The political bombshell dropped on Chicago yesterday with Mayor Rahm Emanuel’s announcement that he would not seek another term has literally blown up Democratic politics in the city and the state.
Before Emanuel’s statement, there were five candidates of varying credibility who were challenging him for the Democratic nomination. But now that Emanuel is out, Democrats are crawling out from every rock and from under the floorboards hinting they will run. This suggests a race that will not only be wide open, but will probably pit some of the best known Democrats in the state against each other.
So why did Rahm do it? He was really in no danger of losing the primary. With so many candidates and his still formidable political machine, it would have taken an exceptional candidate to beat him. None of his challengers were well known or particularly well funded.
But it would have no doubt been a bruising, bloody primary fight that would have left Emanuel in a weakened political position going into his third term. Considering the immense challenges facing the city — racial tensions, police reform, a pension crisis, budget and fiscal woes, the lowest bond rating of any major city in America — he probably thought to himself to hell with it, let someone else have this crummy job.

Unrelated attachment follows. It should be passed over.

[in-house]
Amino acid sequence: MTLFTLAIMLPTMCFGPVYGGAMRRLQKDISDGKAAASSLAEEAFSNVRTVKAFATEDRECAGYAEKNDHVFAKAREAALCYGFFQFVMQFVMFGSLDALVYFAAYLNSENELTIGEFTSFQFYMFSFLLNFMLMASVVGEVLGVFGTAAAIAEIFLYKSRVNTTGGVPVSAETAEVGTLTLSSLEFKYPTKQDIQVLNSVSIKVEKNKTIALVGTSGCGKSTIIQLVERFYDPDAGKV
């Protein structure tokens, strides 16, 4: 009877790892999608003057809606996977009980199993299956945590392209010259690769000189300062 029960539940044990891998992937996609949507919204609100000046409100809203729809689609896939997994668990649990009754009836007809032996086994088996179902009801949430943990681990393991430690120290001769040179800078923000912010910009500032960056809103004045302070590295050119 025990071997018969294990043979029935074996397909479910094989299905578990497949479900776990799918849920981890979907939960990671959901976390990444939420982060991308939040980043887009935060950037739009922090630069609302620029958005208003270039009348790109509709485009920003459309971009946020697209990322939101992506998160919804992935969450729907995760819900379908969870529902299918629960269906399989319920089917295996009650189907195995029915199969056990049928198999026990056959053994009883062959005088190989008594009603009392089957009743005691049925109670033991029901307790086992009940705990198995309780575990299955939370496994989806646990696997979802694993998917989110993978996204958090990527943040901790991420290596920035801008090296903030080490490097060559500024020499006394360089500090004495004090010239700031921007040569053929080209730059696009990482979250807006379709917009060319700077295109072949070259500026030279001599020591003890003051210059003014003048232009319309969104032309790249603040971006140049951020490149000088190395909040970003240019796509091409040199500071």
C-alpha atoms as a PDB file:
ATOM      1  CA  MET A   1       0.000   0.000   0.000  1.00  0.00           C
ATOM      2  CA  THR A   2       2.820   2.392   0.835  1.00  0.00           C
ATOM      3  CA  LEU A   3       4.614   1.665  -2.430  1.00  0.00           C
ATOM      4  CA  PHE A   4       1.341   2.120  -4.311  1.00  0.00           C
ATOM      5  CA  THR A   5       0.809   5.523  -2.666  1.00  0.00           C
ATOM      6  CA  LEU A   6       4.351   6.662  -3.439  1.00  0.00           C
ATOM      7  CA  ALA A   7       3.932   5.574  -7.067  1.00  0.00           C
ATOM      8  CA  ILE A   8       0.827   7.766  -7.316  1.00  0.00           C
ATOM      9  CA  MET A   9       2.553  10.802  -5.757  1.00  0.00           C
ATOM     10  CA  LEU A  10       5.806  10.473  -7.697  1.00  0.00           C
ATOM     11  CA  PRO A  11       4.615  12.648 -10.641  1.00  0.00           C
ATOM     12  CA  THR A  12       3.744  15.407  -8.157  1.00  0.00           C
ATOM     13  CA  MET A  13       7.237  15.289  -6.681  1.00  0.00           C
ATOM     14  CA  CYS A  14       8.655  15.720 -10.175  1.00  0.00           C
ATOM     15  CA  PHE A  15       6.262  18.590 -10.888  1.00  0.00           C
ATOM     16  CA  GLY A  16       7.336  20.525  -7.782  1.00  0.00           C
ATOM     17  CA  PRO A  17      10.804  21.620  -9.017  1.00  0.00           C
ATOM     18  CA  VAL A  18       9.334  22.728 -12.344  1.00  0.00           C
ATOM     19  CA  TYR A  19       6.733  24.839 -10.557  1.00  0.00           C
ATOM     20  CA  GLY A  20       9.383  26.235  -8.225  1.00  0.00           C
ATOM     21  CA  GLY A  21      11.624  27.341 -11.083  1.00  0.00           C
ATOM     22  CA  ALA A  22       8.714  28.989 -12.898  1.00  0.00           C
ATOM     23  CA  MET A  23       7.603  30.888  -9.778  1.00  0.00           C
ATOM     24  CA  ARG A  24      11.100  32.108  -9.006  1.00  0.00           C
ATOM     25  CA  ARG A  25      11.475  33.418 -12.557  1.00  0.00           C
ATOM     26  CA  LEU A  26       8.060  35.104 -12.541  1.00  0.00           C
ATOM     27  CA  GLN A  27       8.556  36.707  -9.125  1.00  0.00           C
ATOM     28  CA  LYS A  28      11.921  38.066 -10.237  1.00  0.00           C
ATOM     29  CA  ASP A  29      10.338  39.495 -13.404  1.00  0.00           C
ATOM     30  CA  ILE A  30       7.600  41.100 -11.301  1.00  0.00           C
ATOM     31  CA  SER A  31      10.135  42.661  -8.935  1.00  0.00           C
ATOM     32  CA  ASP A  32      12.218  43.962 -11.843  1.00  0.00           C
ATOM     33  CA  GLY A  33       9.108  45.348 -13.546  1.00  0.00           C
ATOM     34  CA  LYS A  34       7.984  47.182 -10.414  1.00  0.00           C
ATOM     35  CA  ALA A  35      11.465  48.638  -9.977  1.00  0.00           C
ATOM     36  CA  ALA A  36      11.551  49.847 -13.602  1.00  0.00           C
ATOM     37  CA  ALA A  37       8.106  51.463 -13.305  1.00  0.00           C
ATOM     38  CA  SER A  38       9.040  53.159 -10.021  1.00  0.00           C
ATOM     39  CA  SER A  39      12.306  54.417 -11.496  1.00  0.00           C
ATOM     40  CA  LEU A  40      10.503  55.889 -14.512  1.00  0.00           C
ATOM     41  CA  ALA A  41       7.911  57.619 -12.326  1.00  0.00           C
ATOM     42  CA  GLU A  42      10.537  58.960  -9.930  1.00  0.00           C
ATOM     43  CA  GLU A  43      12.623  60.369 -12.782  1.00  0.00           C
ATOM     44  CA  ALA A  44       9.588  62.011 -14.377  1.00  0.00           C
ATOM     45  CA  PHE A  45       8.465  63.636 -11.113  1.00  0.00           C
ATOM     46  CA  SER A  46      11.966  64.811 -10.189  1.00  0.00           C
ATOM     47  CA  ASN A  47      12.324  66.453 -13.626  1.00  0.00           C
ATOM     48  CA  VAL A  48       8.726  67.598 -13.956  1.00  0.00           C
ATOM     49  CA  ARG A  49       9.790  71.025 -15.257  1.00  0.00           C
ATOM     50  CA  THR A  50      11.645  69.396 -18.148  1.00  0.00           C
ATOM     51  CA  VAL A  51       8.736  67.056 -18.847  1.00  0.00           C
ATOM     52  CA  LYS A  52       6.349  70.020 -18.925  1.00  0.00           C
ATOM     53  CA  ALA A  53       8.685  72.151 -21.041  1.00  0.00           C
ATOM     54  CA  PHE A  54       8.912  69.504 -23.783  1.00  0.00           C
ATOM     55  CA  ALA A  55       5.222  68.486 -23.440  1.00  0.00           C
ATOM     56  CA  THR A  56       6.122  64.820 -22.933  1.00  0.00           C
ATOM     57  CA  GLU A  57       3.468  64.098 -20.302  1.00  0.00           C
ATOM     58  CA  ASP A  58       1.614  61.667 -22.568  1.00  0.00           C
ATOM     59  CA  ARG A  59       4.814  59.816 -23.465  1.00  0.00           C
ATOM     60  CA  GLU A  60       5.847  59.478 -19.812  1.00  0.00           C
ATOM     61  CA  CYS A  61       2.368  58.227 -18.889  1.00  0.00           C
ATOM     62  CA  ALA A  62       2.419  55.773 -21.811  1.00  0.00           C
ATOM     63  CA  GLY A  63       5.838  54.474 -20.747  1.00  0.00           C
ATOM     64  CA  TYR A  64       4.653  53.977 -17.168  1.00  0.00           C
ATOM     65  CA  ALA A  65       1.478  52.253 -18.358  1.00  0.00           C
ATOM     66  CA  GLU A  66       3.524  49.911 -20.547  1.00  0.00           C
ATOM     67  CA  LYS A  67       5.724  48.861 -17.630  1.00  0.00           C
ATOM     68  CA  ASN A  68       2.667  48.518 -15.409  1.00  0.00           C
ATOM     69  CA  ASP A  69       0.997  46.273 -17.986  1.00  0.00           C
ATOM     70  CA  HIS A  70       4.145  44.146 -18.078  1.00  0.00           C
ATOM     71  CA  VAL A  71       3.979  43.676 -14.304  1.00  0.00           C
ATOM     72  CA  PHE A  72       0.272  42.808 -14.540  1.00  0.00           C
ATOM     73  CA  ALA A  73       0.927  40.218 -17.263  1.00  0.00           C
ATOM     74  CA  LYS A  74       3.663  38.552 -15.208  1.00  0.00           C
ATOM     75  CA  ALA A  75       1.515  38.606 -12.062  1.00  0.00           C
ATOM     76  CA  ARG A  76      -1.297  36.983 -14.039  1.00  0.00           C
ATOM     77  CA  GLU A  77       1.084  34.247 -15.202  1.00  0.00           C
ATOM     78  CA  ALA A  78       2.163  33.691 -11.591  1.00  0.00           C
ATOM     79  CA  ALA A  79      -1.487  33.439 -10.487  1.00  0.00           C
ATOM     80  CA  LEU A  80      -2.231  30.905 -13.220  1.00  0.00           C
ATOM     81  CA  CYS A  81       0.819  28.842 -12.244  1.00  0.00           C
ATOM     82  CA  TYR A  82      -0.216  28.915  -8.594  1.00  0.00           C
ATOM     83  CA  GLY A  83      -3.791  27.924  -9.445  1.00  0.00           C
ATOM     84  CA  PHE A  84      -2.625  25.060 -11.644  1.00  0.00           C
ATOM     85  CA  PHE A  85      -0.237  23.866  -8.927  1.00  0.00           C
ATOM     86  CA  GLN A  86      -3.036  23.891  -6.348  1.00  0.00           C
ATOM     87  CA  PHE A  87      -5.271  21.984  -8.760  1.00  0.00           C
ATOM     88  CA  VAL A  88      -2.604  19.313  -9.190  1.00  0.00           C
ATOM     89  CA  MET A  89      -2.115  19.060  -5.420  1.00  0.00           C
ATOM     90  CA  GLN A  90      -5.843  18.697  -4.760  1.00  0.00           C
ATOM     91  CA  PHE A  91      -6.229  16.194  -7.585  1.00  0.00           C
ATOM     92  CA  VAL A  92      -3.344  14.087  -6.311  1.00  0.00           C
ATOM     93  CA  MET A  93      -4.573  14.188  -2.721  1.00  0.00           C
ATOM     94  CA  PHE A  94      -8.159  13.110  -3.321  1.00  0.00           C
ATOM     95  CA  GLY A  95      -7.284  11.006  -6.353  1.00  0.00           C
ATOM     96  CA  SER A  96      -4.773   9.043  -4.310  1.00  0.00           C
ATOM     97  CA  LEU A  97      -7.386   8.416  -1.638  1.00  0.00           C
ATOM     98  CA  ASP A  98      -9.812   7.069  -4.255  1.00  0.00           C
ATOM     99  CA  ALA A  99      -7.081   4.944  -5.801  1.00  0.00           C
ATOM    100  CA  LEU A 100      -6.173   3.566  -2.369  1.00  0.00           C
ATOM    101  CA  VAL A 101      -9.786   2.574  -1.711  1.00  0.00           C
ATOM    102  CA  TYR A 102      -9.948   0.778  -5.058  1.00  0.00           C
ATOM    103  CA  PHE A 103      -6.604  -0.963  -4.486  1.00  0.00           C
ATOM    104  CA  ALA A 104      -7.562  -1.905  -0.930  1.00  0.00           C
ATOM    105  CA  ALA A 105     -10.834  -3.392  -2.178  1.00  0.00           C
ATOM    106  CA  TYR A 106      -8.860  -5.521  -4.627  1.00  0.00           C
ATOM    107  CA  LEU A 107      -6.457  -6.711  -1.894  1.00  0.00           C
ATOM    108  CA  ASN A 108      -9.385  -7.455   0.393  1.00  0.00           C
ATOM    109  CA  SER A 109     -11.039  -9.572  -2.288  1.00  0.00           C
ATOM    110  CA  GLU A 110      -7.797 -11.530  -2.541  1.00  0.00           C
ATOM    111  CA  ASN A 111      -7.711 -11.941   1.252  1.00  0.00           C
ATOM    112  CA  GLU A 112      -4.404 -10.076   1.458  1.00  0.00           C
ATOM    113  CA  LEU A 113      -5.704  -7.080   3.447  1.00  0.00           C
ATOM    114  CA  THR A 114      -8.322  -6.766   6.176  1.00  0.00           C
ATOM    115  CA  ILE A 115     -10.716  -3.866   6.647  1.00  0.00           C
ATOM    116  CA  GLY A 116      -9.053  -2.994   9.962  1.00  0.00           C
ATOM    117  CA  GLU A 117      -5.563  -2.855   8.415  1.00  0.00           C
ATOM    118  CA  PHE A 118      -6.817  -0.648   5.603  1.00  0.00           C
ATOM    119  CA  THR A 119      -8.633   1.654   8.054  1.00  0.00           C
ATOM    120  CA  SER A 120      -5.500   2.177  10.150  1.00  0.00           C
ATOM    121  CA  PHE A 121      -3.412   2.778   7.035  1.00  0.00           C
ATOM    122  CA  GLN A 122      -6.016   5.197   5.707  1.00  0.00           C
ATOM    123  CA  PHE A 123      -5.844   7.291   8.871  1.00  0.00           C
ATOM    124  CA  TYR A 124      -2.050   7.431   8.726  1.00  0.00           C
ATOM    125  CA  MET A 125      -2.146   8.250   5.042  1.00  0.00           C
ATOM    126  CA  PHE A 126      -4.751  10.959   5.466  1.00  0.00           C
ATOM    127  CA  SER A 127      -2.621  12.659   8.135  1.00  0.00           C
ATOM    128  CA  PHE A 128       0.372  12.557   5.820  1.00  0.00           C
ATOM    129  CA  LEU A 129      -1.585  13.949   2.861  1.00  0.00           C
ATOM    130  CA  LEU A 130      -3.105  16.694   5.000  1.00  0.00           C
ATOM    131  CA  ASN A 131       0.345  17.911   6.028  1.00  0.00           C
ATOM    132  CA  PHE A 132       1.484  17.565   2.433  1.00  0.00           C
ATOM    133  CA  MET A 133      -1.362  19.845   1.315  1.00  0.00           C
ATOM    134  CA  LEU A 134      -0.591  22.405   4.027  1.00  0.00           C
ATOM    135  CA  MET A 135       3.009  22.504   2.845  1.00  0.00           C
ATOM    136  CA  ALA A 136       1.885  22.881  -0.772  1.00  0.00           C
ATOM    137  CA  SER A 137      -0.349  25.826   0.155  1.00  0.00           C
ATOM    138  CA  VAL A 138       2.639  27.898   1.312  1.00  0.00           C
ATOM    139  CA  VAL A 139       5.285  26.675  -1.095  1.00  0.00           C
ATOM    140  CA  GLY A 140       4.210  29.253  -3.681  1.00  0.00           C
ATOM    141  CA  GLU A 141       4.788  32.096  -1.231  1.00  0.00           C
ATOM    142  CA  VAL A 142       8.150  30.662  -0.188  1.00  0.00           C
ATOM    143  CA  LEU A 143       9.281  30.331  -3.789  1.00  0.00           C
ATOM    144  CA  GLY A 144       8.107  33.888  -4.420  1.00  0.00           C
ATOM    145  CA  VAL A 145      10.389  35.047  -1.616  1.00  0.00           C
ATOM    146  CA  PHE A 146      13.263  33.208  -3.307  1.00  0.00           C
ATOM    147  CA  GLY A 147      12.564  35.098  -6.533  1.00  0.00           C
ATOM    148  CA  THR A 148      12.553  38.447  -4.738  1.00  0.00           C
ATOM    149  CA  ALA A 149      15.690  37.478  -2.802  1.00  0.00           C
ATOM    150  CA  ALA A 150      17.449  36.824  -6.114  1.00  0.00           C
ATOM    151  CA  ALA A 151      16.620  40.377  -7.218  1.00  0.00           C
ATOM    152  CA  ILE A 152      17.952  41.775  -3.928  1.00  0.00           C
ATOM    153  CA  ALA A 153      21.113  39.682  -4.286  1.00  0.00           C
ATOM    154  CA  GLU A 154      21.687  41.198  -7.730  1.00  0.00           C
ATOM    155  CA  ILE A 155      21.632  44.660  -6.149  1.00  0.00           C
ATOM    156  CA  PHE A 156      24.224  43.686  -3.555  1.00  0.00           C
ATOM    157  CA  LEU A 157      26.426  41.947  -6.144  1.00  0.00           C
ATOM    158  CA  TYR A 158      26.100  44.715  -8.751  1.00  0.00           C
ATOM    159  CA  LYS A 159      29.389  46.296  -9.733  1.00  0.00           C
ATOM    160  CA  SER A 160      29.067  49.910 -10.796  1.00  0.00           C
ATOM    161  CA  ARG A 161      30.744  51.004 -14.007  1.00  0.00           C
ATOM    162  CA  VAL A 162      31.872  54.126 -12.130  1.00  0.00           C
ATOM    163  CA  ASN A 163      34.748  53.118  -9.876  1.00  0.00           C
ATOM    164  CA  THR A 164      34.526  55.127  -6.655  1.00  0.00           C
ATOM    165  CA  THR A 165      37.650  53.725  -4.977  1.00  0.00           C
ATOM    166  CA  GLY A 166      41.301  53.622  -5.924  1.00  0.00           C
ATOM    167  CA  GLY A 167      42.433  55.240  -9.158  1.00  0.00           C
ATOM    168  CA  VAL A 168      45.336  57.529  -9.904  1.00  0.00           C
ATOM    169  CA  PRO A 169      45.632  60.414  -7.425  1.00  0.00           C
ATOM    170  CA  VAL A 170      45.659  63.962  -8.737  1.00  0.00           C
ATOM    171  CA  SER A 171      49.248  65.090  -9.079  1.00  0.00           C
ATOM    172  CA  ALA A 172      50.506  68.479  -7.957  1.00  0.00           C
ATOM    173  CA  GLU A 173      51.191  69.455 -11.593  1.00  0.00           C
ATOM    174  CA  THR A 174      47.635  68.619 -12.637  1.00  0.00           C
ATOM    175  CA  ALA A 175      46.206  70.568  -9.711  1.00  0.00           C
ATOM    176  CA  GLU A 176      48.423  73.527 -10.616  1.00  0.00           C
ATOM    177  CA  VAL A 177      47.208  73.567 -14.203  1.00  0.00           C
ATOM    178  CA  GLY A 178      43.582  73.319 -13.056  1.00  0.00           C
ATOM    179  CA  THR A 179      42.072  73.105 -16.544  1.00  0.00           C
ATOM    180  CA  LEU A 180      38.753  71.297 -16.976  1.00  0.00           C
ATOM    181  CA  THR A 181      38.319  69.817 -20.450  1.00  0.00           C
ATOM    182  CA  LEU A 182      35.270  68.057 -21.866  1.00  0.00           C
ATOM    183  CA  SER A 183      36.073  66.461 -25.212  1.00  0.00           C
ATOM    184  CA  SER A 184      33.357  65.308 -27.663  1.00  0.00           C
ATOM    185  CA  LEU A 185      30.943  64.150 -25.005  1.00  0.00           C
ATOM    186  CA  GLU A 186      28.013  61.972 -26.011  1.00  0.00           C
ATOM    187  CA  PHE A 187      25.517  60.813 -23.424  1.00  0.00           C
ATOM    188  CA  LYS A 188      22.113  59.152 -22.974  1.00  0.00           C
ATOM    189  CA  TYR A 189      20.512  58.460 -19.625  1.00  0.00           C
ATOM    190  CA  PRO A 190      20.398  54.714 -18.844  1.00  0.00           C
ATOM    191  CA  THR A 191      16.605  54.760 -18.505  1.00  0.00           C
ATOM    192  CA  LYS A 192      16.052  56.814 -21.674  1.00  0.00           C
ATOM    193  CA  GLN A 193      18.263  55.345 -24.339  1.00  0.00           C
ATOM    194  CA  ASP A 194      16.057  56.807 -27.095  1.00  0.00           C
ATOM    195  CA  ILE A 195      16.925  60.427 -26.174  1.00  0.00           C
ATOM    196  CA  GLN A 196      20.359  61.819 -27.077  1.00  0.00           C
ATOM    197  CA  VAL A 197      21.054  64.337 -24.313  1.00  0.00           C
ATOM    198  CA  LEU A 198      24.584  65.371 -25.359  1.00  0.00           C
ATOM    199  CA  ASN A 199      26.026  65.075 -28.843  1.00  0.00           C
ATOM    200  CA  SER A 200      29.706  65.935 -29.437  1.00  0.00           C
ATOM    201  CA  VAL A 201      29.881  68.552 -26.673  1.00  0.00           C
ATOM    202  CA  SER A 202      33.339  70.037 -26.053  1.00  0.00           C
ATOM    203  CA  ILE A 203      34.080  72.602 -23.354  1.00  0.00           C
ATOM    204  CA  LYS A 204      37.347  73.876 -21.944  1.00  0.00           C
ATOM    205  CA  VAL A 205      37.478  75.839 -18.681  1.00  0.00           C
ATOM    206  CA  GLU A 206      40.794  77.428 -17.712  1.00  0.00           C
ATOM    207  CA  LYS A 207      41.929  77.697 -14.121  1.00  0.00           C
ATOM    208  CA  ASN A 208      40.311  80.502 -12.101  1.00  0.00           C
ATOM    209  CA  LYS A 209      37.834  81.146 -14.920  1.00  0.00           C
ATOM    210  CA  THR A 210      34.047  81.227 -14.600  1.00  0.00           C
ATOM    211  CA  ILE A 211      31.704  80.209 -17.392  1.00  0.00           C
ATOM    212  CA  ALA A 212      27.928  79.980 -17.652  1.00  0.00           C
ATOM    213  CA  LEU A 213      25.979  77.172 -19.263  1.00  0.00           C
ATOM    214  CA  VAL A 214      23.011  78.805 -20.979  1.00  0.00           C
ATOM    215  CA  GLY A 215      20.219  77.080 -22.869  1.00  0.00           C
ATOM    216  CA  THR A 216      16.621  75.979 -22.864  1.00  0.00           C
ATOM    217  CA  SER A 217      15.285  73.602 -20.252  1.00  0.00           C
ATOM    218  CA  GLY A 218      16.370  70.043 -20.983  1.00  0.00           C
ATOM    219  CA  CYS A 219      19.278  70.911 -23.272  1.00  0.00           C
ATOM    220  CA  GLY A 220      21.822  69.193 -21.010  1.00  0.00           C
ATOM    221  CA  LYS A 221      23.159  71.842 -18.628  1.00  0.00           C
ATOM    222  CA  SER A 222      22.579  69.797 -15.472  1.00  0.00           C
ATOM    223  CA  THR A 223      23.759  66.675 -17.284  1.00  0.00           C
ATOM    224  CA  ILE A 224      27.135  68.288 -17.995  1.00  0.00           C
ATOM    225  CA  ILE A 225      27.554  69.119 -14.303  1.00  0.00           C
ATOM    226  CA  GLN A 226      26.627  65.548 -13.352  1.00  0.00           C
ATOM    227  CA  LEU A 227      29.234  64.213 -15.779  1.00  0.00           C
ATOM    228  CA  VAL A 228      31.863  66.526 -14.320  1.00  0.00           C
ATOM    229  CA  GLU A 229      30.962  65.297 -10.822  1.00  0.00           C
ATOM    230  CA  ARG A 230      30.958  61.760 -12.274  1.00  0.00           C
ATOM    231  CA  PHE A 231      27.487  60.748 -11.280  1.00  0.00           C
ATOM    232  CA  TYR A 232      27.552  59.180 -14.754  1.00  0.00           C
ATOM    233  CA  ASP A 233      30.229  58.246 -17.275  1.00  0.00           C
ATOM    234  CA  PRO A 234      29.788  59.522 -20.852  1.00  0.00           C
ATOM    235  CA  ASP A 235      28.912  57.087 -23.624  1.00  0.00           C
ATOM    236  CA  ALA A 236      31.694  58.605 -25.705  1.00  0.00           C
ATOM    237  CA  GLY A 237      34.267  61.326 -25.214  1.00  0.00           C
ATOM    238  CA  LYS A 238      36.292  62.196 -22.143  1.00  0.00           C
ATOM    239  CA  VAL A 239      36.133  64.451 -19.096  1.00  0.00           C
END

Indeed, friend and ally of Emanuel, David Axelrod, suggested as much in Politico:
Longtime ally and confidant David Axelrod said the decision was gut-wrenching for Emanuel, a sharp-elbowed pol who carved out a role on the national stage and wasn’t built to back down from a tough challenge.
“He agonized over it. He didn’t make a decision until the last week and finally had to be honest with himself about whether it was good for him and good for the city to sign up for another four years. It’s a tough decision to make,” Axelrod said in an interview. “I admire him for it. No one has ever doubted his energy or ambition for himself or the city. It was a thoughtful decision on his part to conclude this is the right time.”
The question is, who will want the job of mayor in a city that’s become a shooting gallery for gangs and a fiscal basket case?
You’d be amazed at Democrats who are lining up for the abuse.
Without the deep-pocketed, politically hard-nosed incumbent exerting his gravitational pull on the contest, the dozen candidates who already lined up to challenge him will try to stand out in a Chicago-style free-for-all.
But there’s plenty of time for someone who already has a political organization in place to gather the thousands of required petition signatures by late November to get on the February ballot.
Cook County Board President Toni Preckwinkle — newly the head of the county Democratic Party — was making phone calls Tuesday afternoon to gauge political support for a potential mayoral run, according to a source close to her.
Plus, 2011 mayoral candidate Gery Chico said he’s thinking about another run, according to a senior strategist for his earlier campaign. Meanwhile, a source close to city Treasurer Kurt Summers said Tuesday he was “strongly considering” getting in the race.
Other sources said state Comptroller Susana Mendoza, former White House chief of staff Bill Daley and GCM Grosvenor CEO Michael Sacks, Emanuel’s close friend, confidant and top campaign donor, also are making calls to weigh bids.